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Sunday Special » Kaleidoscope

Posted at: Dec 3, 2017, 12:36 AM; last updated: Dec 3, 2017, 12:36 AM (IST)

Welcome back

M Aamir Khan in Srinagar
It’s that time of the year, again: birds from as far as Siberia are flocking to wetlands of Kashmir and Jhajjar in Haryana. Let’s celebrate their arrival
The winter is here, and the Kashmir valley has become a bird watchers’ paradise. Over three lakh winged guests of different varieties have arrived from Europe, Central and North Asian countries, and their number is expected to witness a three-fold rise by February, when the water level in the wetlands rises.

Their rush from as far as Siberia begins from November: the winged guests flock to the wetlands of the Valley and make Kashmir their temporary home. This is despite the wetlands getting shrunk over the years. “We receive at least eight lakh migratory birds annually. This winter there are sixty-eight varieties of them,” says wildlife warden (wetlands) Abdul Rauf Zargar.

So, you have Kingfisher, Brahminy Duck, Garganey, Greylag Goose, Mallard, Common Merganser, Northern Pintail, Common Pochard, Ferruginous Pochard, Tufted Duck, Gadwall, Eurasian Wigeon, Northern Shoveler, Common Teal, Red-Crested Pochard and Ruddy Shelduck and so many others. The Hokersar, near city outskirts, is known as the ‘queen of wetlands’, and is most popular among bird watchers.

These winged guests have become fewer mainly due to encroachments on the wetlands. As per official data, Hokersar’s over 208 acres have been taken over by encroachers in the last 27 years.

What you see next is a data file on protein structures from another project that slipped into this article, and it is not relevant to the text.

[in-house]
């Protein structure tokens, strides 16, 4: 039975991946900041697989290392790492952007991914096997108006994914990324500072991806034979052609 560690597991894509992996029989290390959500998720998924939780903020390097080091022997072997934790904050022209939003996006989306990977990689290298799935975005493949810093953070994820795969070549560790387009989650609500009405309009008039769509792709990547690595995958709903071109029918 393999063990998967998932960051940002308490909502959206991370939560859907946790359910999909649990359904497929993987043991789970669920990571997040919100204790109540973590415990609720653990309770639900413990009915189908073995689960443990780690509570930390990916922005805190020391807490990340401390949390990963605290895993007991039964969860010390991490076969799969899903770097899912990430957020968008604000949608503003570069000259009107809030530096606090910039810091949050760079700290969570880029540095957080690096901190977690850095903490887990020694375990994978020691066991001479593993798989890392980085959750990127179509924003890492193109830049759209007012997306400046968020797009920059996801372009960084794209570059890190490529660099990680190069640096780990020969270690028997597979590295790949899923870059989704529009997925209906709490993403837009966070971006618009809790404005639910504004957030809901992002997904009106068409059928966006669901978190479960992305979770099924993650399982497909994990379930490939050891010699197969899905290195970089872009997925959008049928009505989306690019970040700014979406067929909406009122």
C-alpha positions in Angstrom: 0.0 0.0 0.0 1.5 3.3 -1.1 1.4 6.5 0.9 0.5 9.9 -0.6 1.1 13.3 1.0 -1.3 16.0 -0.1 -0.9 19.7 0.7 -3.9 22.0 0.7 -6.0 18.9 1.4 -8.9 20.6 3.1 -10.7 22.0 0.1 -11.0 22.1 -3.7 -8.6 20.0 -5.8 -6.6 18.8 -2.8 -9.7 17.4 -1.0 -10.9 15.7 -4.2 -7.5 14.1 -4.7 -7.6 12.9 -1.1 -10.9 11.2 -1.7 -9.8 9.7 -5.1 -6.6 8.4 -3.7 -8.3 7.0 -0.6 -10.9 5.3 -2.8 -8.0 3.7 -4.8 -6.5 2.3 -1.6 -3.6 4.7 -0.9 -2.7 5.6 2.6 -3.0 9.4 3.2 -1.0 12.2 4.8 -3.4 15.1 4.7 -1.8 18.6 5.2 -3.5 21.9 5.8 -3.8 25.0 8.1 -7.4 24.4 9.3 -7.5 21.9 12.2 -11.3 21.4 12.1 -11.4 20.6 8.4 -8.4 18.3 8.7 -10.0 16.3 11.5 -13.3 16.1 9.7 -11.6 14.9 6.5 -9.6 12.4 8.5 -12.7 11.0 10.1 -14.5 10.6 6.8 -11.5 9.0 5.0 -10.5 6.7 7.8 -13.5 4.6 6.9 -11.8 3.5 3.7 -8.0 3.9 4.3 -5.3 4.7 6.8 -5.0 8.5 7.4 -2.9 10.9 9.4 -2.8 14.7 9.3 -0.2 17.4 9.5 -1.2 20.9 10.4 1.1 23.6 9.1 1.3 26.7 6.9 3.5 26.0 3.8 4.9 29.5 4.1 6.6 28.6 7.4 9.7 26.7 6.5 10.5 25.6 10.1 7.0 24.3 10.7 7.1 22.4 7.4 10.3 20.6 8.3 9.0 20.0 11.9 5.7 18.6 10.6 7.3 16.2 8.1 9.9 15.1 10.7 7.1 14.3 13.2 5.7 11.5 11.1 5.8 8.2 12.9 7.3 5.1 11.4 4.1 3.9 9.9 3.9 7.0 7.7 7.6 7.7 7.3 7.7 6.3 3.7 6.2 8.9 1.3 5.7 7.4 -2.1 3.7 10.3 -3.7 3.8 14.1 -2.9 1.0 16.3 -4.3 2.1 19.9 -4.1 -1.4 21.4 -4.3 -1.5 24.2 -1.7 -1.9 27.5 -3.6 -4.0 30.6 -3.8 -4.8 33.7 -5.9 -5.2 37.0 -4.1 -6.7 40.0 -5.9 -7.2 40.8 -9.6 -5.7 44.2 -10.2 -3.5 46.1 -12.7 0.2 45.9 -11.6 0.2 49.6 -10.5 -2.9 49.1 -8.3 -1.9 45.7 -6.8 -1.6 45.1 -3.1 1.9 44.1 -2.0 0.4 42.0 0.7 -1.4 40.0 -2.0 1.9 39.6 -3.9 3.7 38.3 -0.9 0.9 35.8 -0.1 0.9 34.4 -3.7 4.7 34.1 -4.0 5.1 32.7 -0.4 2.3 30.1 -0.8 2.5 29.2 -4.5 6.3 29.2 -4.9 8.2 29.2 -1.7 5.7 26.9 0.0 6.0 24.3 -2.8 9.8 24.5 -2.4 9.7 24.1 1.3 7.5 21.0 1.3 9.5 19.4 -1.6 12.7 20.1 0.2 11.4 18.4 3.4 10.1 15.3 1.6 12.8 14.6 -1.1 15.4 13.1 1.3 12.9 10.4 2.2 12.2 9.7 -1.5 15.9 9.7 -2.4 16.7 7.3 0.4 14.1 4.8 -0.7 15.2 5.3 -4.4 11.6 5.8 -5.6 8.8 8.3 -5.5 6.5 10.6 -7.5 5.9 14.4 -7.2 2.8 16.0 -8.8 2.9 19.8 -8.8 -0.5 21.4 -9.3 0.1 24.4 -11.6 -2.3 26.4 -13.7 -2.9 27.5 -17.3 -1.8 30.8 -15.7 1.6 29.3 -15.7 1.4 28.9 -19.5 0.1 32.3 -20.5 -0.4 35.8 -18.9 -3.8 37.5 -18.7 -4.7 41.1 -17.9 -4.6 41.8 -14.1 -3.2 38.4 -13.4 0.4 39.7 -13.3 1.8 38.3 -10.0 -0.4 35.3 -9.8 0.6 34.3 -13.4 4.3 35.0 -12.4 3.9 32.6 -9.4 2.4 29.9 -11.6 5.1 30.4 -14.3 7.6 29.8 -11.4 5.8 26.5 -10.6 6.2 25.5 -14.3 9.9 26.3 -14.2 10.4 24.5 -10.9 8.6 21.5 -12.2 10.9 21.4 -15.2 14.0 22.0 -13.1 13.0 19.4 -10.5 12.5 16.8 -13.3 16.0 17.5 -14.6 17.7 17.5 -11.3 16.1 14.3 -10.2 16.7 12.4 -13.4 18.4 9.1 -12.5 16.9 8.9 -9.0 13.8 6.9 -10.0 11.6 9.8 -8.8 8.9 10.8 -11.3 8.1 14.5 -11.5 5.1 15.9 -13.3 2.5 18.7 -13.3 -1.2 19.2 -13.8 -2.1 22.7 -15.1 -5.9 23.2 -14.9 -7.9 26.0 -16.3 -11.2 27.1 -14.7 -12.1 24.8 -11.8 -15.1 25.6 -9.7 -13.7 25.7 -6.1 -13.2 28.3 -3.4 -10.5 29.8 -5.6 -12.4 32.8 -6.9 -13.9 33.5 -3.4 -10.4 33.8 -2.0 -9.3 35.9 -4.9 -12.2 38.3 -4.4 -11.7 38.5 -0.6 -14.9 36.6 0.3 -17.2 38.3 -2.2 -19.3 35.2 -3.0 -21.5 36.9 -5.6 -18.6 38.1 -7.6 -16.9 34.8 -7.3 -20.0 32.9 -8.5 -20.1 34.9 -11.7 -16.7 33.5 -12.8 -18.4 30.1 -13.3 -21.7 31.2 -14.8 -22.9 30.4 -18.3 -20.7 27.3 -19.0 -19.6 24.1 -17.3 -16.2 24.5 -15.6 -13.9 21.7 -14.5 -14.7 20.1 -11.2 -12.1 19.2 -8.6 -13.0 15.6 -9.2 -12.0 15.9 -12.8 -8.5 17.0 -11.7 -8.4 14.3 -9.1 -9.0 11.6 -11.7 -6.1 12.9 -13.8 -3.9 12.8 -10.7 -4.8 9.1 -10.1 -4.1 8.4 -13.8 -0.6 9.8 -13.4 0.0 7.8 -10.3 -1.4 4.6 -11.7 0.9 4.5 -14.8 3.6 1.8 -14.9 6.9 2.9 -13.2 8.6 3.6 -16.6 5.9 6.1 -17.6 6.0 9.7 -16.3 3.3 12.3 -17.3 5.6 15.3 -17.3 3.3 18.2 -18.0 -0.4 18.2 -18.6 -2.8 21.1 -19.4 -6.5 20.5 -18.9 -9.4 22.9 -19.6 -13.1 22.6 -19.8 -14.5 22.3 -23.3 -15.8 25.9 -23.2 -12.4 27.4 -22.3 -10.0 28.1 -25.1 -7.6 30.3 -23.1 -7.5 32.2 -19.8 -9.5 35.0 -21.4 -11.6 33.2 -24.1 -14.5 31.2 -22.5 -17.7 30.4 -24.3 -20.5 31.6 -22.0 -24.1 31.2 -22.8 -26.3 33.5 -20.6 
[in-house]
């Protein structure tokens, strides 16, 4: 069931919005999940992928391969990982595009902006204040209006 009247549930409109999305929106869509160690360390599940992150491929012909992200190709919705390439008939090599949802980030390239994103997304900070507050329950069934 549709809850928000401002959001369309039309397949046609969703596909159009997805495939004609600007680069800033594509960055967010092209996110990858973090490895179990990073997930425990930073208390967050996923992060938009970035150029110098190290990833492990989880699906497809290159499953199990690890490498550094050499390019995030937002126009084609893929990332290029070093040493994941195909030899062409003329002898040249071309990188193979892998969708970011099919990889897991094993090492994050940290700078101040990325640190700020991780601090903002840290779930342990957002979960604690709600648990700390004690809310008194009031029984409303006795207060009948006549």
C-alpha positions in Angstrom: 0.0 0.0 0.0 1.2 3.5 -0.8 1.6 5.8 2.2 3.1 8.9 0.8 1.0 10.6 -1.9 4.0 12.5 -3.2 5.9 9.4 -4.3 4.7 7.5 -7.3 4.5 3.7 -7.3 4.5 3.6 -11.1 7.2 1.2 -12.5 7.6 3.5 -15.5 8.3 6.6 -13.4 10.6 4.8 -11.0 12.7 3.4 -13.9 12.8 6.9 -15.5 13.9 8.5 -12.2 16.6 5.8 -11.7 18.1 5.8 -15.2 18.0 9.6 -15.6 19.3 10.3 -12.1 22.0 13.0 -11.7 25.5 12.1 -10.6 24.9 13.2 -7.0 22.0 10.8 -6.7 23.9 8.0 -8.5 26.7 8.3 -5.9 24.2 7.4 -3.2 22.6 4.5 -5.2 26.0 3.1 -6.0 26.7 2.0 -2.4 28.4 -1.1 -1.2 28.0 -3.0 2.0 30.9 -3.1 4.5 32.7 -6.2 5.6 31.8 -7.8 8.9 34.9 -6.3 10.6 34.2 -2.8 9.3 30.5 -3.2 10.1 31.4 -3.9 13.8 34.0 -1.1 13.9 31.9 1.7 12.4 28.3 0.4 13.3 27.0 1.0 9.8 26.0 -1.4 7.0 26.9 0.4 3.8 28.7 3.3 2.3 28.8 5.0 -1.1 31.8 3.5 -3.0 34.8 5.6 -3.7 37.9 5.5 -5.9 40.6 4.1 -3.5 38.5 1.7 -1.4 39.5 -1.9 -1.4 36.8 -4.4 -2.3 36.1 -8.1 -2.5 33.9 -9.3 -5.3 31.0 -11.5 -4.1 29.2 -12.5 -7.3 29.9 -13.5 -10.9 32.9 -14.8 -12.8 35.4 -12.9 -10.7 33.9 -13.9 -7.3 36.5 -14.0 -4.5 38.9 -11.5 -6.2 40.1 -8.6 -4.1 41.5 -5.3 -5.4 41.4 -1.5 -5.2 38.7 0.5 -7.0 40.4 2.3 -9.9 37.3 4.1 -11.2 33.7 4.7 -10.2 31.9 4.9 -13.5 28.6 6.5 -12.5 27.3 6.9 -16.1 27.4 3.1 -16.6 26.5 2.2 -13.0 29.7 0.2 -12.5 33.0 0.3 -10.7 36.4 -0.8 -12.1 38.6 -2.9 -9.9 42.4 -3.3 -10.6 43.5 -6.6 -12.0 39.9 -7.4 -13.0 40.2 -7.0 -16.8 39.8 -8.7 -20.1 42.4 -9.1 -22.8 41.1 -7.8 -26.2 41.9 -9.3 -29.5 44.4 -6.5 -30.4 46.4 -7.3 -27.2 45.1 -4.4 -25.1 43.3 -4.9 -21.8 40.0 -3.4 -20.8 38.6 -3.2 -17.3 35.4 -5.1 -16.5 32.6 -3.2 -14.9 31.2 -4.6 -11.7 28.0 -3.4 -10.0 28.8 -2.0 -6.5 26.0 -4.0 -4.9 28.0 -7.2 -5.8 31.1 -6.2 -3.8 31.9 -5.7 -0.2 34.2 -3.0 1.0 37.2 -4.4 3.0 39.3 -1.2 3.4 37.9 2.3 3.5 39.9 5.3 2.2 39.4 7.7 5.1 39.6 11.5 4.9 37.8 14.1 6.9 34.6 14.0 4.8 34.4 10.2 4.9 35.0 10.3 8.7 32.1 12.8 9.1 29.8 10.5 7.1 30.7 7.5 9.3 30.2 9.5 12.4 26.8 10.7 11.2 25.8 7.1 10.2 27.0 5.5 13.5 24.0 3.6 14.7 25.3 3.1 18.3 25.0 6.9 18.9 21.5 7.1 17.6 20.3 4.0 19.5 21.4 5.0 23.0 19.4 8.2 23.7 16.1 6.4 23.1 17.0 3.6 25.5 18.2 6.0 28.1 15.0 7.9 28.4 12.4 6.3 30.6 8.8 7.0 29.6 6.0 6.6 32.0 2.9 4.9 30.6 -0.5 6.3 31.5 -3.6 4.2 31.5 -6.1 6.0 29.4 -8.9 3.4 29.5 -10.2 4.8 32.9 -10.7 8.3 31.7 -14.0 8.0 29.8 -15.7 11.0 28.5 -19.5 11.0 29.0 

Zargar says the wildlife department has taken several steps to restore the natural habitat of these birds. The J&K High Court last month gave the state government three months to complete the demarcation of the wetlands with the help of Geographical Information System (GIS) technology. The birds also face threats from poachers, unscientific waste disposal and noise pollution. The devastating floods of 2014 too had affected the wetlands as its beds had been raised by several feet following heavy influx of silt.

There are around 1,200 water bodies in Kashmir. Nine wetlands and nature reserves managed by the Wildlife Department were notified in 1945. Their demarcation has not been carried out. The High Court in October last directed that the demarcation exercise should be completed in all respects within three month, ‘beyond which no extension of time would be sought.’ The court has also directed revenue authorities to fully cooperate in carrying out the exercise. 

The nine wetlands and nature reserves that are managed by the department of wildlife and are to be demarcated using GIS include three conservation reserves of Khrew, Khimber and Kilsar/Dara/Sharazbal. The six wetland reserves in Kashmir currently being managed by the wildlife department include Hokersar (Srinagar/ Budgam), Mirgund (Baramulla), Shalbugh (Ganderbal), Hygam (Baramulla), Malgam (Bandipora) and Pampore (Pulwama).

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